- Workplace politics can make any environment dangerous, both to your career and to your health. This excerpt from my little catalog of devious political tactics describes the false opportunity, which appears to be a chance to perform, to contribute, or to make a real difference. It's often something else.
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- Impasses in Group Decision-Making: Part III
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- Deep Trouble and Getting Deeper
- Here's a catalog of actions people take when the projects they're leading are in deep trouble, and they're pretty sure there's no way out.
- The Power and Hazards of Anecdotes: Part II
- Anecdotes are powerful tools of persuasion, but with that power comes a risk that we might become persuaded of false positions. Here is Part II of a set of examples illustrating some hazards of anecdotes.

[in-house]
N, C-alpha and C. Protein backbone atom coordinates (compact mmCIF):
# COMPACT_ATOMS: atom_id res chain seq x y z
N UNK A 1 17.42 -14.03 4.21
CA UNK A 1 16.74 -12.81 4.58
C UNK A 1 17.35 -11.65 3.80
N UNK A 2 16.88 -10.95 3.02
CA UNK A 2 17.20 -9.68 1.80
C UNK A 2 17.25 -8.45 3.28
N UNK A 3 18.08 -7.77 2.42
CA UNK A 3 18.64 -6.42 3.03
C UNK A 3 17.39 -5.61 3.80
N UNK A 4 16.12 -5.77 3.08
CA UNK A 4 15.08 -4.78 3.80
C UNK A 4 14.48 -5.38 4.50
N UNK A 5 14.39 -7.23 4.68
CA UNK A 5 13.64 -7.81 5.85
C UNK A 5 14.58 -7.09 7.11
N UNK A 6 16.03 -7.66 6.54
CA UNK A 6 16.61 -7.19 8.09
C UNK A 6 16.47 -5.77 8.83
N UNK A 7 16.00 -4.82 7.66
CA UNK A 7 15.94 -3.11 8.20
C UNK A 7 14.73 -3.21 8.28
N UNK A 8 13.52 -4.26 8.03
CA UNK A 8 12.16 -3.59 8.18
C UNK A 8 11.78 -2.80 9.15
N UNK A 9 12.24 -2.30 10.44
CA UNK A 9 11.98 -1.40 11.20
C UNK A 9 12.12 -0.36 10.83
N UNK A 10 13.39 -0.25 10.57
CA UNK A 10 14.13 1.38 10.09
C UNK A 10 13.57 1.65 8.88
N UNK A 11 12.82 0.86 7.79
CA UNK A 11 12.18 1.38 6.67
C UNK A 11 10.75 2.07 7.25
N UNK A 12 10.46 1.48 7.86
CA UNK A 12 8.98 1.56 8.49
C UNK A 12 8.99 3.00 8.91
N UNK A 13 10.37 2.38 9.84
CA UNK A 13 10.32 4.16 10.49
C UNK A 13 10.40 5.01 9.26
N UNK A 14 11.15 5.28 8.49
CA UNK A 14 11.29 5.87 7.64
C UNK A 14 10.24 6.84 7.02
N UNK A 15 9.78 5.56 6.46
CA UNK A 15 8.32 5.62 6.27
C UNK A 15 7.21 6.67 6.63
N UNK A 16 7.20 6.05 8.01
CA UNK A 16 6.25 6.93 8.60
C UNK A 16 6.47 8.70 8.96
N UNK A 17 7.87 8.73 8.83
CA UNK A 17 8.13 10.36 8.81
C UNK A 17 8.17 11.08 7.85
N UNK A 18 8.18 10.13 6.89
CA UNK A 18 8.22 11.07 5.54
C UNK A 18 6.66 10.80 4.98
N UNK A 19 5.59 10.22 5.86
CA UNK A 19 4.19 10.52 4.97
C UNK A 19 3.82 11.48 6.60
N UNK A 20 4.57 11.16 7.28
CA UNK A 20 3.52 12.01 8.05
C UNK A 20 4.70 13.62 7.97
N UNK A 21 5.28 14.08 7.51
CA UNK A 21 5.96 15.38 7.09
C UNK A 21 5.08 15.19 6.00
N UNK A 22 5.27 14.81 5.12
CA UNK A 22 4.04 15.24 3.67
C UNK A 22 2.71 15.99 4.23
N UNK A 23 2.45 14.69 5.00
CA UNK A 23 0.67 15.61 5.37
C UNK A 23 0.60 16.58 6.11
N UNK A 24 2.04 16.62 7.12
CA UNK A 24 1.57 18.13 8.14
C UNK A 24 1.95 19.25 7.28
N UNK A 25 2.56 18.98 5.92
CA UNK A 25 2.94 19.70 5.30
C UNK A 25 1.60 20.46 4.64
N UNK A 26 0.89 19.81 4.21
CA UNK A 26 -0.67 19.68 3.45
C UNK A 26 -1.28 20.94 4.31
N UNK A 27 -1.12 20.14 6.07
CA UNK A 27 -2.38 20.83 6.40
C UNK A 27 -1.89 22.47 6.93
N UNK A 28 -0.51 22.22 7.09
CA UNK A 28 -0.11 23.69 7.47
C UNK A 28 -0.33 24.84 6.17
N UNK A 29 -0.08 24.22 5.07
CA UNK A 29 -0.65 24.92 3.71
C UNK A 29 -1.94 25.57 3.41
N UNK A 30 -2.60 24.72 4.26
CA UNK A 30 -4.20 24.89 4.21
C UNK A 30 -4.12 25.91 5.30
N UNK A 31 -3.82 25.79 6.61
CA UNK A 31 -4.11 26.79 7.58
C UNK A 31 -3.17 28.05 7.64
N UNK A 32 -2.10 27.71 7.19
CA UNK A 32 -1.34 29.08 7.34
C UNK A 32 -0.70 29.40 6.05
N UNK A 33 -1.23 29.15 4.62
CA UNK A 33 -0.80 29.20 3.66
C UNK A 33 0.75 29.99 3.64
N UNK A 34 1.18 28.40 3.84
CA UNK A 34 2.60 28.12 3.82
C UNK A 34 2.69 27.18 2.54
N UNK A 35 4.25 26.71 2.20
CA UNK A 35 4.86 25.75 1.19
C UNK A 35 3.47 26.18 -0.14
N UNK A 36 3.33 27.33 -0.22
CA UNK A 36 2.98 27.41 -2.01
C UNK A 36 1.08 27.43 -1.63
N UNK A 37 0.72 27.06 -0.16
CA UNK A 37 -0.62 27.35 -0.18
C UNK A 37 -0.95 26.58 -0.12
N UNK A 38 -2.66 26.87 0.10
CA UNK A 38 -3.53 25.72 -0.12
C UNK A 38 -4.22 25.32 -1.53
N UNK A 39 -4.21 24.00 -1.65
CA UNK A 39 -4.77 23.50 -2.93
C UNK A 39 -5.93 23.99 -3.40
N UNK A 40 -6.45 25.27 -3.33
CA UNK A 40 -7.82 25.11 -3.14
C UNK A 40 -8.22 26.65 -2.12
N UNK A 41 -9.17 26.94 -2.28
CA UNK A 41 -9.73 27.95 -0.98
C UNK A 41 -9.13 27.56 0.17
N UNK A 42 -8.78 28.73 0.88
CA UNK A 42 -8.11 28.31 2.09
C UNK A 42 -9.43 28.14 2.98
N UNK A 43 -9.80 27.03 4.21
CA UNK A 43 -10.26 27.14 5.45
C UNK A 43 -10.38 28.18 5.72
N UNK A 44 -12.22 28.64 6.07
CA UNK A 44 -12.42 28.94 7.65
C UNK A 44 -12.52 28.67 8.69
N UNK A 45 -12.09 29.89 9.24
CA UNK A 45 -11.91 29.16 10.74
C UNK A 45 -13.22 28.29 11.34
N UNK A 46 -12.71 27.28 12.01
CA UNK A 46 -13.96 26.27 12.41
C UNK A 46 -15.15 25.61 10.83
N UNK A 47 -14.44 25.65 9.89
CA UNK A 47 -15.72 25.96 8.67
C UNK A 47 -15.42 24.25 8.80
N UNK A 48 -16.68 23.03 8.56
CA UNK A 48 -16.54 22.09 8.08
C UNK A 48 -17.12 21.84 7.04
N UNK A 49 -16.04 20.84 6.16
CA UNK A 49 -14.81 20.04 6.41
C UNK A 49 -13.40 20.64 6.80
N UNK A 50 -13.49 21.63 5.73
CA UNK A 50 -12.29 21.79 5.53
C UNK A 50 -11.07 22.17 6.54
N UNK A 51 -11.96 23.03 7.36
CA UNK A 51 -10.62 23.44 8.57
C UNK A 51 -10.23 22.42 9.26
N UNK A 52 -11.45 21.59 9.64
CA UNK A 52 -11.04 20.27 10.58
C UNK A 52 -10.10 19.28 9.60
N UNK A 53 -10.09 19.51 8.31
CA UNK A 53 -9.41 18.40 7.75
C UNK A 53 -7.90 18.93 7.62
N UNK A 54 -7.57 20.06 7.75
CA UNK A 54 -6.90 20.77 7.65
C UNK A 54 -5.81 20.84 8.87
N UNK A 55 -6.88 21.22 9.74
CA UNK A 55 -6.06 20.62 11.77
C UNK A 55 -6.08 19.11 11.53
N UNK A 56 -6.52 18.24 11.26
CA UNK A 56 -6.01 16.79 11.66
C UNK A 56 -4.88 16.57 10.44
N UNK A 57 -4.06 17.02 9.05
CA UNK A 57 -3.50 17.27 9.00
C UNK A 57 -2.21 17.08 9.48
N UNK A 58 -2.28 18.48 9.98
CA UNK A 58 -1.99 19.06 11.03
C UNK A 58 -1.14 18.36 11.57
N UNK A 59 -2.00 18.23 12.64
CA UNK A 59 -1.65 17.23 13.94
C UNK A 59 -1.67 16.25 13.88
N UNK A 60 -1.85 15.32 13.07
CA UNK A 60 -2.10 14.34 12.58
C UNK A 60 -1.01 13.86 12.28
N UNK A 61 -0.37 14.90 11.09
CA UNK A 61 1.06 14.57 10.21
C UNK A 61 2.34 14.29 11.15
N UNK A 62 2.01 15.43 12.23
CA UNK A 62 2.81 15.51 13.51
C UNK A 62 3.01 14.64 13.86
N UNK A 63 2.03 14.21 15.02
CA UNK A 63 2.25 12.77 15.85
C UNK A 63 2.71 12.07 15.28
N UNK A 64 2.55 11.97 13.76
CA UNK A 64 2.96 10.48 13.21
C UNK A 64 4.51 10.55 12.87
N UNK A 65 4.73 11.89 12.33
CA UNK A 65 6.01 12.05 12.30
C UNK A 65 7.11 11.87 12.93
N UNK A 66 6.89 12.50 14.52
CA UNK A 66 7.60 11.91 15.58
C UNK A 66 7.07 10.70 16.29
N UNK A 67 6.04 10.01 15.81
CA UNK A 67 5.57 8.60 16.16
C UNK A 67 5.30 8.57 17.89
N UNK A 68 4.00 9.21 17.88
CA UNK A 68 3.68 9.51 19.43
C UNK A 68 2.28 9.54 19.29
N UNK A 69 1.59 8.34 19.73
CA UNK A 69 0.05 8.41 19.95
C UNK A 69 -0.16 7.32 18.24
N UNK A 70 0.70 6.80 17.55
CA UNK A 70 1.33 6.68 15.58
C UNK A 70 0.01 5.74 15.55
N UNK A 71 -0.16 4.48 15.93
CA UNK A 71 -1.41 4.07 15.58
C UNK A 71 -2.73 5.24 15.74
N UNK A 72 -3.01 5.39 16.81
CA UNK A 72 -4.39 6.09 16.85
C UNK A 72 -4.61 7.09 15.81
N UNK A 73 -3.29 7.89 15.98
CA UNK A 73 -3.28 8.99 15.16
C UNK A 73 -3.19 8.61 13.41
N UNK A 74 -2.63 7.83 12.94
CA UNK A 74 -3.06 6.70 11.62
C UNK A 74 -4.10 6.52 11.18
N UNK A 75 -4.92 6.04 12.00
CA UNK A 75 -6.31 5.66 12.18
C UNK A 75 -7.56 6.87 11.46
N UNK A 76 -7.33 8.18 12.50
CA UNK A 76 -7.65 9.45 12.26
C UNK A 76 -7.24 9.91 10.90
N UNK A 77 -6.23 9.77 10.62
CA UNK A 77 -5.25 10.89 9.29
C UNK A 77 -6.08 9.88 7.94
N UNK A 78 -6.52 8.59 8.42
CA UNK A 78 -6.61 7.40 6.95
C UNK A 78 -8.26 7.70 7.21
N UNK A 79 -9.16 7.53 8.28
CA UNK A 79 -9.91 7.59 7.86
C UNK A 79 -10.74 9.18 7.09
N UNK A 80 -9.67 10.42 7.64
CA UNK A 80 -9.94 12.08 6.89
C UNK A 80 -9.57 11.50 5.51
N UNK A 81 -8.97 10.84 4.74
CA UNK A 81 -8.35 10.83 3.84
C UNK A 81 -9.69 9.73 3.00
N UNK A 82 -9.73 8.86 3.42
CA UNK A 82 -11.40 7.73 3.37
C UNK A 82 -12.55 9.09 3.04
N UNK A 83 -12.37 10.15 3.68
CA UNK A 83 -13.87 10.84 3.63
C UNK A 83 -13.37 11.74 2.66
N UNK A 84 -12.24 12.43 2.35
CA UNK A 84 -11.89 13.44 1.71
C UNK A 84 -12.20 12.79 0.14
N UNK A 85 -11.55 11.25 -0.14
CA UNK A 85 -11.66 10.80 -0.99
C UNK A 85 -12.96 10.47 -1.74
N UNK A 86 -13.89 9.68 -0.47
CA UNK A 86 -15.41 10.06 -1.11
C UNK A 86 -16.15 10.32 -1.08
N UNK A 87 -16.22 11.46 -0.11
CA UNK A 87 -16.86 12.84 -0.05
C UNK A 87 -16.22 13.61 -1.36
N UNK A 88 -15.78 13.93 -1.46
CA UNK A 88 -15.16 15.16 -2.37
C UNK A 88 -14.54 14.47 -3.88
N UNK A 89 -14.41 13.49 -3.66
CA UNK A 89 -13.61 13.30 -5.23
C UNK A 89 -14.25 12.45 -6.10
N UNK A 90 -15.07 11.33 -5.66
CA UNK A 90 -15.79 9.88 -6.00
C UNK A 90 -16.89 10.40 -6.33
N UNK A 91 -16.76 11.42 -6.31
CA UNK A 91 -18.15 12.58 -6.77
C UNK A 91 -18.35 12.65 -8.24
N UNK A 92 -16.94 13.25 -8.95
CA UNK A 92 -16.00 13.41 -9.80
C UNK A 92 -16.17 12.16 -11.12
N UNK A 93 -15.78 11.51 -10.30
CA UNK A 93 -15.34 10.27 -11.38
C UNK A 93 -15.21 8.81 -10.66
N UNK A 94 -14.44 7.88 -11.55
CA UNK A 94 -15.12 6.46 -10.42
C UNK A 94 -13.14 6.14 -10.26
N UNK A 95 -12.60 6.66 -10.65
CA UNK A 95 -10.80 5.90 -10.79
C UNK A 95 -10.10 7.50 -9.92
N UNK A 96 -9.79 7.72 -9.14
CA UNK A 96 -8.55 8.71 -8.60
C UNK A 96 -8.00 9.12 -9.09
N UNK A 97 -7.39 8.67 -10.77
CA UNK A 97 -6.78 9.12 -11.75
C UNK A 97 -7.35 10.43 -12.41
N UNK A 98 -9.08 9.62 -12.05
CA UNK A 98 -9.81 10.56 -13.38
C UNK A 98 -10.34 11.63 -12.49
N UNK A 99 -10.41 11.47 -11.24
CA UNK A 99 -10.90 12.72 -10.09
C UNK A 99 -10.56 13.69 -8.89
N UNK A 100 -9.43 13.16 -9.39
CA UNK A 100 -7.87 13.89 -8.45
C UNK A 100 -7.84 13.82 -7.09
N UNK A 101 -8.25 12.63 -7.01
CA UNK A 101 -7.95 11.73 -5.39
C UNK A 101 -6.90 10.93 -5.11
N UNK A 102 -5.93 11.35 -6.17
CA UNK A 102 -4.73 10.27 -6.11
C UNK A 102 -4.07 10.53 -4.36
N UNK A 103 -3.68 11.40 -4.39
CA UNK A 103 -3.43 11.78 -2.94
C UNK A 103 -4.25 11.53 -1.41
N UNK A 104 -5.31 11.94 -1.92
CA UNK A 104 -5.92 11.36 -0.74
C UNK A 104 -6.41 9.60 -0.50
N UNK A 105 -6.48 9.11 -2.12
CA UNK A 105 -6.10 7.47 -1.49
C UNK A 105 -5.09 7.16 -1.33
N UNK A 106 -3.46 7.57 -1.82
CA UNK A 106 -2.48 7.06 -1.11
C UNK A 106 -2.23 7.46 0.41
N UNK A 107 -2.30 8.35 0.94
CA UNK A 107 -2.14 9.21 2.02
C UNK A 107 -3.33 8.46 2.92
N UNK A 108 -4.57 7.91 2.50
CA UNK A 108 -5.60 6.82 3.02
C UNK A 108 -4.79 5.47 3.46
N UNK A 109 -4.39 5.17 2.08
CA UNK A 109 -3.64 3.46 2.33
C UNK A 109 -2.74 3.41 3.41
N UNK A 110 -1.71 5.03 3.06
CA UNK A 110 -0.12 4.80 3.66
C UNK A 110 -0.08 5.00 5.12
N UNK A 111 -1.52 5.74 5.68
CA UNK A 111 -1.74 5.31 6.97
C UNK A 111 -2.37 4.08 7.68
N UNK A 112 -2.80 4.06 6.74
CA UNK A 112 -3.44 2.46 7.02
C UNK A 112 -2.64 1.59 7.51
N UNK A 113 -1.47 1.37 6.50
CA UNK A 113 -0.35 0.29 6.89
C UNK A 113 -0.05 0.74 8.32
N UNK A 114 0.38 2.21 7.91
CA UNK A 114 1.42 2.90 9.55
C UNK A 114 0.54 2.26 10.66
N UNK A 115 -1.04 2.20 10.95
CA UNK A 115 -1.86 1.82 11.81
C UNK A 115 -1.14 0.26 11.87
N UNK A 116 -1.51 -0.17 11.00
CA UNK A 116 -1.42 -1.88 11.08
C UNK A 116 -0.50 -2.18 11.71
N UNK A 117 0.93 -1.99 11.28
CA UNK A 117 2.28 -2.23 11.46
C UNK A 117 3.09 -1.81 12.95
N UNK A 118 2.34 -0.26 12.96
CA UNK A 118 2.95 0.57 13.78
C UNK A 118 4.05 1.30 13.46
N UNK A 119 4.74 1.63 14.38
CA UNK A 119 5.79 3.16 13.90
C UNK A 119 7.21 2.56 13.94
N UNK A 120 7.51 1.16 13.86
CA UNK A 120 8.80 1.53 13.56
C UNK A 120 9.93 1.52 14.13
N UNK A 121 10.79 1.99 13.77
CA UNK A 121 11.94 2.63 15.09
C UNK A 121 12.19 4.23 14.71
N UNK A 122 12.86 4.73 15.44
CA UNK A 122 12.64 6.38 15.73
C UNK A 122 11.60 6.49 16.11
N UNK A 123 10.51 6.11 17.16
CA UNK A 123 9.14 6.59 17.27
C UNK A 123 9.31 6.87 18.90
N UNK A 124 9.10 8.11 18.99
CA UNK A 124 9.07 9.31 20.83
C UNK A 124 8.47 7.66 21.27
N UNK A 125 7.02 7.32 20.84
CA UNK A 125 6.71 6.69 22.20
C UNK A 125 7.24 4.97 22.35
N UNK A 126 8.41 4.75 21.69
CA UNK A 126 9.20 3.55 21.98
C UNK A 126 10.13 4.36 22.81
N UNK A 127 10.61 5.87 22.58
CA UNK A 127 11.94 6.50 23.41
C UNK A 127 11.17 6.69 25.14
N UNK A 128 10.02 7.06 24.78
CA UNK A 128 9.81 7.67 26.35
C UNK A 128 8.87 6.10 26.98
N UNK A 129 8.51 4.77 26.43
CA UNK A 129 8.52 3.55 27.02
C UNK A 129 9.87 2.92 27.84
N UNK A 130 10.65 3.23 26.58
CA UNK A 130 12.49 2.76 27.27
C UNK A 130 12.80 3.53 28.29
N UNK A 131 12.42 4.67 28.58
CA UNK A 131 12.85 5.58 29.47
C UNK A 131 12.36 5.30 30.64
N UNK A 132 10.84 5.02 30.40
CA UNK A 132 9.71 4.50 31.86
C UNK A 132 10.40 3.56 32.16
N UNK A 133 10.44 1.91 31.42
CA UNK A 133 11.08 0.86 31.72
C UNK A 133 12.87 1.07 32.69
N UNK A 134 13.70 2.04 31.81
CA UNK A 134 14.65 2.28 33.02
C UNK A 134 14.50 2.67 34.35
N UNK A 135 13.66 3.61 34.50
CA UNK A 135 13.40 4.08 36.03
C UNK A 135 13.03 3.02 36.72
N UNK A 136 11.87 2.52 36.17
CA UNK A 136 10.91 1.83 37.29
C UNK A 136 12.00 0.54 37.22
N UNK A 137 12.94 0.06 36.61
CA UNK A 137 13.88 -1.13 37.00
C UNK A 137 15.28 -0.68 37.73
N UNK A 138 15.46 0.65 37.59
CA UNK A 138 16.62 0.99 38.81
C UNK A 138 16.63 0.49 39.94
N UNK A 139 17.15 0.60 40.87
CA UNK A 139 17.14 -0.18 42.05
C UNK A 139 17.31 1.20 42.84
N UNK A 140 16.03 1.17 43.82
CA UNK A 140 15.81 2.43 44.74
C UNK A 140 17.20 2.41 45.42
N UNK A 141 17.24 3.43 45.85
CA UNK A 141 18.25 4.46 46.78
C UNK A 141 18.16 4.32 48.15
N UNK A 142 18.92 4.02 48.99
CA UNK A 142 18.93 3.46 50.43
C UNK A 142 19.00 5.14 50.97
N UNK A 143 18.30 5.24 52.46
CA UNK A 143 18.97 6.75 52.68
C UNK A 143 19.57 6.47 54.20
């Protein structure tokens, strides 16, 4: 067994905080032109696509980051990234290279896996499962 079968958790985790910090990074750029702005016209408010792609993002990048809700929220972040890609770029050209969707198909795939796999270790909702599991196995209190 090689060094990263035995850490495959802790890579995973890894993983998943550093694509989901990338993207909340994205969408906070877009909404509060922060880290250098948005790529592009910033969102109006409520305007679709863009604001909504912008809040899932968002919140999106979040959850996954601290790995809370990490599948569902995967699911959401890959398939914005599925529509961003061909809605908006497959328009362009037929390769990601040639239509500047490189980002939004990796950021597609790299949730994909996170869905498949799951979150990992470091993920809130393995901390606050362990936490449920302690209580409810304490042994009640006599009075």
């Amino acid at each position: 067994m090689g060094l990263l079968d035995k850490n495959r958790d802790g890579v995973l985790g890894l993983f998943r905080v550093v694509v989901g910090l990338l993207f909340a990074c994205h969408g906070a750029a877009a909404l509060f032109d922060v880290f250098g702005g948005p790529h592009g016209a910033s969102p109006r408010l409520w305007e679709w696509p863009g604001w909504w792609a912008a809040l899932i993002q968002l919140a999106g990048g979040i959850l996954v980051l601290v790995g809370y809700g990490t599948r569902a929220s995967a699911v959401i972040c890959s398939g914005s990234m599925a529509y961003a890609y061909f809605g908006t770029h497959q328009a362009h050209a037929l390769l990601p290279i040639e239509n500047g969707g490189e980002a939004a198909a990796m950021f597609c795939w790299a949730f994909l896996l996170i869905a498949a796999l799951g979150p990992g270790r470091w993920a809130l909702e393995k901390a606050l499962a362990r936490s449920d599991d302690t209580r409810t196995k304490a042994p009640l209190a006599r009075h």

See also Workplace Politics and Conflict Management for more related articles.
Forthcoming Issues of Point Lookout
- Coming July 8: Ethical Debate at Work: Part I
- When we decide issues at work on any basis other than the merits, we elevate the chances of making bad decisions. Here are some guidelines for ethical debate. Available here and by RSS on July 8.
- And on July 15: Ethical Debate at Work: Part II
- Outcomes of debates at work sometimes favor one party, not only at the expense of the other or others, but also at the expense of the organization. Here's Part II of a set of guidelines for steering debates toward wise outcomes. Available here and by RSS on July 15.